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Einleitung

This guide requires microsoldering.

Ersatzteile

Keine Ersatzteile angegeben.

    • To resolve the matter with not powering up or not charging iPhone SE smartphone, follow the steps mentioned in the tutorial.

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Abschluss

To reassemble your device, follow these instructions in reverse order.

2 weitere Nutzer haben diese Anleitung absolviert.

Alex Sander

Mitglied seit: 28.02.2017

35.641 Reputation

203 Anleitungen geschrieben

This is a great tutorial thank you for uploading. My iphone SE has the issue’s mentioned above and a new charging port didn’t fix the problem so now I am going to attempt micro soldering.

I wanted to ask what is the bare minimum equipment I need for this specific project if on a budget? I’m not looking to make a business fixing phones so the stuff I buy will likely be just for this project..I’m okay spending more man hours dude to an inconvenience of using cheap less deficient tools.

Just wanted to know what the bare minimum of tools are I would need and if you have any recommendations on cost saving ? :)

I appreciate your time.

Tye Hegre - Antwort

What exactly would you like to fix?

Alex Sander -

efficient***

Tye Hegre - Antwort

I’d look at iPad Rehab’s excellent YouTube video called “iPhone SE not charging…..” Jessa’s approach is strongly toward first figuring out what’s wrong. Ruling out a parts problem, is a very smart first step. But just because it isn’t the lightning port doesn’t mean it’s the TriStar chip (the IC that’s changed in this video). For example, sometimes the problem lies with a missing TINY component near the battery, causing the phone to report that it isn’t charging when it is fact IS. (i.e. not reporting charging)

Equip: microscope (you may be able to rent a work station at a local repair shop), good flux and solder, soldering iron, hot air gun, decent tweezers, Q-tips, 99% isoprop, and experience. Watch lots of YouTube (Louis Rossmann as well as iPad R), buy some dead boards from eBay and some TriStar chips (a few), and practice removing and replacing chips, then eventually putting a new one on, then going for it. You need to determine what temperatures (iron and gun) air flow, distance, etc work best for you.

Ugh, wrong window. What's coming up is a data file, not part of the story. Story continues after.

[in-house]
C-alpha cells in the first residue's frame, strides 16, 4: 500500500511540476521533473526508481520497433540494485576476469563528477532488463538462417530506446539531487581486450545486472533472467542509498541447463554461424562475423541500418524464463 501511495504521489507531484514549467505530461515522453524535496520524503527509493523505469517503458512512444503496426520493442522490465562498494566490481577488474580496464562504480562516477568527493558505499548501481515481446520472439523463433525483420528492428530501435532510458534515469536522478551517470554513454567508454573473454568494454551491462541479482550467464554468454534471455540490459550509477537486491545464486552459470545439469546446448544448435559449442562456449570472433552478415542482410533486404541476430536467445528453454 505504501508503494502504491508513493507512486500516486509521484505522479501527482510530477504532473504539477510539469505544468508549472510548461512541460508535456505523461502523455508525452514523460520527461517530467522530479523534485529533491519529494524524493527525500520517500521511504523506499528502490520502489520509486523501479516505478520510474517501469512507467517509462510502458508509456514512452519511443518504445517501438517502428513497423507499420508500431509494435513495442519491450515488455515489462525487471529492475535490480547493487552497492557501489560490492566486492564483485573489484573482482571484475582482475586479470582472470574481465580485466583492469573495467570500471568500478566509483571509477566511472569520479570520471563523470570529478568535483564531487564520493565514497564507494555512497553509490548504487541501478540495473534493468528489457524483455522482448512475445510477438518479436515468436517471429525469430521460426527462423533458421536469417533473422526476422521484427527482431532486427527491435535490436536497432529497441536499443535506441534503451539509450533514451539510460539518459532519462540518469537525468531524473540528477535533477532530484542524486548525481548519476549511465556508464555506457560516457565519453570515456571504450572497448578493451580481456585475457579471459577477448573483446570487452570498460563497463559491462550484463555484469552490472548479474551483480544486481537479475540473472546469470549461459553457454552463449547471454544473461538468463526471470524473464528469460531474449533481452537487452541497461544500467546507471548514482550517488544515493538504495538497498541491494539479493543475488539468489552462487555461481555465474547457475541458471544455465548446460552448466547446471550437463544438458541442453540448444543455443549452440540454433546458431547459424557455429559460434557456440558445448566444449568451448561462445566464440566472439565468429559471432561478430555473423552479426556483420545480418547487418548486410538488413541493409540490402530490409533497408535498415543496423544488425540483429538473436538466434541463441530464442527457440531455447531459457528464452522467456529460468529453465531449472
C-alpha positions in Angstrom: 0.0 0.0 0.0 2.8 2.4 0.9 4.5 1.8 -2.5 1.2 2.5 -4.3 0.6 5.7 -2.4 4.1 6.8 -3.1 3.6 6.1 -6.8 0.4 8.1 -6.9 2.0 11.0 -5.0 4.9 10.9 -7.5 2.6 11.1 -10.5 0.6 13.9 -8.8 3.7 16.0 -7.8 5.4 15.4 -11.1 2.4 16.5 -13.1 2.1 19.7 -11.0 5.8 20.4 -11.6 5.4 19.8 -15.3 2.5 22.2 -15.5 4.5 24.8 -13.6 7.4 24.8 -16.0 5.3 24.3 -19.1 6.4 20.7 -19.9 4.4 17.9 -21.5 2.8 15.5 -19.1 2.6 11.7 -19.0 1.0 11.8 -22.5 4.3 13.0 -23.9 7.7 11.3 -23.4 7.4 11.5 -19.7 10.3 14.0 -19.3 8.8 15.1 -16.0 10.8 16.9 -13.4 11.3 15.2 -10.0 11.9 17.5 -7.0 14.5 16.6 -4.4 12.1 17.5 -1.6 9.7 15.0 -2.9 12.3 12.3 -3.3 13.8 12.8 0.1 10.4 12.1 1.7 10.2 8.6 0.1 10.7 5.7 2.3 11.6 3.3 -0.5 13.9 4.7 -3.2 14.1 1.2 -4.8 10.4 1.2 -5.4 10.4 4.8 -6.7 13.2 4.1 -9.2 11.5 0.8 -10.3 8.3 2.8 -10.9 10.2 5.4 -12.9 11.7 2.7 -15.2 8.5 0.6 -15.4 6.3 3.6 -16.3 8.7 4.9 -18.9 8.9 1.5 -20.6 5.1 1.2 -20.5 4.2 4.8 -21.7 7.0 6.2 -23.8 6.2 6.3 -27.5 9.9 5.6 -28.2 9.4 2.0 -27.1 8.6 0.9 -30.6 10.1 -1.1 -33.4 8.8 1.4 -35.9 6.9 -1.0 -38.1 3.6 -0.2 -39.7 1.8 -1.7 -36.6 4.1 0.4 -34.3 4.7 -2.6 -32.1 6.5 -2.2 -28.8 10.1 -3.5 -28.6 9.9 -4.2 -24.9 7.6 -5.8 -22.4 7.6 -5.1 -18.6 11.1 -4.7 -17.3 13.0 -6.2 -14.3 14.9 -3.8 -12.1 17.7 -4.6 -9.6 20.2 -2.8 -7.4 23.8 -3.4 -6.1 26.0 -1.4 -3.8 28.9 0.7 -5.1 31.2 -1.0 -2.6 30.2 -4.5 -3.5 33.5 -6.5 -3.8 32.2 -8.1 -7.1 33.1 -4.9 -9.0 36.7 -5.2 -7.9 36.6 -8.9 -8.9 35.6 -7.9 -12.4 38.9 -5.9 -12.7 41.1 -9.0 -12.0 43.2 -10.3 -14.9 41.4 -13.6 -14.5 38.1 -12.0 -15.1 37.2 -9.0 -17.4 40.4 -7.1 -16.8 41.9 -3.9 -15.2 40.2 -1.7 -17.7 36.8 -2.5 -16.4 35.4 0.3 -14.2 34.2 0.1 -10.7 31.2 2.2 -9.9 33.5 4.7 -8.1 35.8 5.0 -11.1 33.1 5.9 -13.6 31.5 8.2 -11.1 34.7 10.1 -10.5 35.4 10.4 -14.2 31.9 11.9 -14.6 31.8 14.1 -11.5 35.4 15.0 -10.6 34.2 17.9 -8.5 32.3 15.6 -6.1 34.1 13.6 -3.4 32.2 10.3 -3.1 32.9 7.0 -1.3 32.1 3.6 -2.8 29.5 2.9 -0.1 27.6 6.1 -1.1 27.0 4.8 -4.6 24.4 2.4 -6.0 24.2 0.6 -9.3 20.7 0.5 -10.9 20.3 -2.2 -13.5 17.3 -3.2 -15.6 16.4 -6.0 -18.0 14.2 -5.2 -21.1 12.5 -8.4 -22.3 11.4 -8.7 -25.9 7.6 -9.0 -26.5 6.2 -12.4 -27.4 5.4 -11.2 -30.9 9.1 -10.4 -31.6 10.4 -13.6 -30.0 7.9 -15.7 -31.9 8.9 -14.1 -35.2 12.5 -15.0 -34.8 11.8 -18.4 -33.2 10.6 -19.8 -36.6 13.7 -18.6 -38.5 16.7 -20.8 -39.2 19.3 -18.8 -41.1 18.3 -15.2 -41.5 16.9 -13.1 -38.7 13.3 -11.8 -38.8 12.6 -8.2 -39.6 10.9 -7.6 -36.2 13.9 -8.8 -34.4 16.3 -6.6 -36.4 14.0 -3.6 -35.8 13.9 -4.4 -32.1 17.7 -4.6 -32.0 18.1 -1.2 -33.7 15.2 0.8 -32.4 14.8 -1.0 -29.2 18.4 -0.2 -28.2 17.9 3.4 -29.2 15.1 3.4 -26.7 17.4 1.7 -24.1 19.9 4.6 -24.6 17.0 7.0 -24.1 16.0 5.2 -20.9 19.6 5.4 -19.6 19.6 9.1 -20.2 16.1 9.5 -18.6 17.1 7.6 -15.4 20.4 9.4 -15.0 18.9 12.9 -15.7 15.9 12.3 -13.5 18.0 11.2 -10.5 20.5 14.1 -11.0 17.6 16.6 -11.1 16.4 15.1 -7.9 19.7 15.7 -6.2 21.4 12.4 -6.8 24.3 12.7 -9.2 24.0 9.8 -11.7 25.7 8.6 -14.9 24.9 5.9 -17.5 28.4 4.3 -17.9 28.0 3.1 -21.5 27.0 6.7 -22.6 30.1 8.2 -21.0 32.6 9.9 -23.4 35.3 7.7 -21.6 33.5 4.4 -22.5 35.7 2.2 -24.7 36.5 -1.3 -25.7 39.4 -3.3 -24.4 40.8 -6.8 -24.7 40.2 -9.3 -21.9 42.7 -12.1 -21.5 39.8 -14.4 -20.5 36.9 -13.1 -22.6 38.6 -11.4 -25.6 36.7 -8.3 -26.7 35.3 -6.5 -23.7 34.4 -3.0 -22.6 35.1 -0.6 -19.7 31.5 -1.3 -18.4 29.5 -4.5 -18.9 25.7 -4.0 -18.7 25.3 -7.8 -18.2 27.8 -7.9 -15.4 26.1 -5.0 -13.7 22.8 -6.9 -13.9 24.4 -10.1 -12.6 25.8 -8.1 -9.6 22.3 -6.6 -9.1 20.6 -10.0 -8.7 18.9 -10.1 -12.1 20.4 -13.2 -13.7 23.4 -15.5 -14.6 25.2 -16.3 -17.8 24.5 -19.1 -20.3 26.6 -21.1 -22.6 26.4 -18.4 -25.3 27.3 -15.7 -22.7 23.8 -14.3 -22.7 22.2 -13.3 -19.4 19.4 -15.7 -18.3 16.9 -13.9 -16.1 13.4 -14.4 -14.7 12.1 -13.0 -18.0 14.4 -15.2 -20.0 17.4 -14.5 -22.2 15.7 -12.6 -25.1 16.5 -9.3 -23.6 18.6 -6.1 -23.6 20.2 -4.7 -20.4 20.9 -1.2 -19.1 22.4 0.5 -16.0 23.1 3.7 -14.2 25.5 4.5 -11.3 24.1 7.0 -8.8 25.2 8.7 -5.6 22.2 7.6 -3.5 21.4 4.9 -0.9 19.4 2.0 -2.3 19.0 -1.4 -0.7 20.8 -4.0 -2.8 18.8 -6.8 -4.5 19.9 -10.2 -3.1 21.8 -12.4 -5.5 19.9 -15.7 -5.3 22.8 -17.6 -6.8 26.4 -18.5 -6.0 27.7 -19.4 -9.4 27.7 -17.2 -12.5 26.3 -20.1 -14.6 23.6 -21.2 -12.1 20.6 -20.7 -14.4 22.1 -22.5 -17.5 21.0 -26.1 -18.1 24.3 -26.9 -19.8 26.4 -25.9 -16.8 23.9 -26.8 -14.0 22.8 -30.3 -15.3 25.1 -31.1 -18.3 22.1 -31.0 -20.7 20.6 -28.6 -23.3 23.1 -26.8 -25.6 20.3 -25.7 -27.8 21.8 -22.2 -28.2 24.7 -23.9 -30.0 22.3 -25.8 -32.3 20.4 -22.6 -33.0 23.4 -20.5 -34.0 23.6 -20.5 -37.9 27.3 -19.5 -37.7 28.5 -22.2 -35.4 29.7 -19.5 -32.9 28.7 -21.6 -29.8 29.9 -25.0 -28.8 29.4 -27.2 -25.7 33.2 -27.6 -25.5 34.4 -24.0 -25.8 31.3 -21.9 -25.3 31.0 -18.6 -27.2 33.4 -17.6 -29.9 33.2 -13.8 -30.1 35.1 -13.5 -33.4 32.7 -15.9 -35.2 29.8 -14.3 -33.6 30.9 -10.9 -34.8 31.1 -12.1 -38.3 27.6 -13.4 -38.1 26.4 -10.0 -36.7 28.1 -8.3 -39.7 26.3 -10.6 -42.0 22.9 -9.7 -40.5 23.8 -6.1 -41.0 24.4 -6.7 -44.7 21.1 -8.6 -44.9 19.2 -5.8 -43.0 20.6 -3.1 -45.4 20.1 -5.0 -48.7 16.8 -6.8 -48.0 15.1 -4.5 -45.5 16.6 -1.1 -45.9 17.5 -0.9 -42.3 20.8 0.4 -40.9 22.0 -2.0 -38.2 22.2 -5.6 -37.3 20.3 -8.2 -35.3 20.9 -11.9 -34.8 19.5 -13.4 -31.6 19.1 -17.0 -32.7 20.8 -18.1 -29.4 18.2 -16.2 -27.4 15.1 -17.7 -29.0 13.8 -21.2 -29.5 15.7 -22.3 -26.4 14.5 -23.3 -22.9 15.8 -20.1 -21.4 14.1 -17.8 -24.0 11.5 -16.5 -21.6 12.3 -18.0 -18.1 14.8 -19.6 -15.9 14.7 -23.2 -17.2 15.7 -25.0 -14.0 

Bonnie Baxter - Antwort

A couple more thoughts: in my opinion (and others), neither removing nor replacing a chip should take nearly as long as it does it the above video. You risk overheating nearby components, blowing other things out of place, etc. Adjust distance and temp until each step takes only seconds. Also, the new chip being placed above moves around a LOT. Ideally you’d place it almost exactly where it needs to go, wait for a slight settling, and stop. You don’t want to short solder balls together under there.

Make sure to note the orientation of the original chip and match it with the new one.

Just some thoughts from a non-expert. YouTube has lots of more expert information.

Good luck!!

Bonnie Baxter - Antwort

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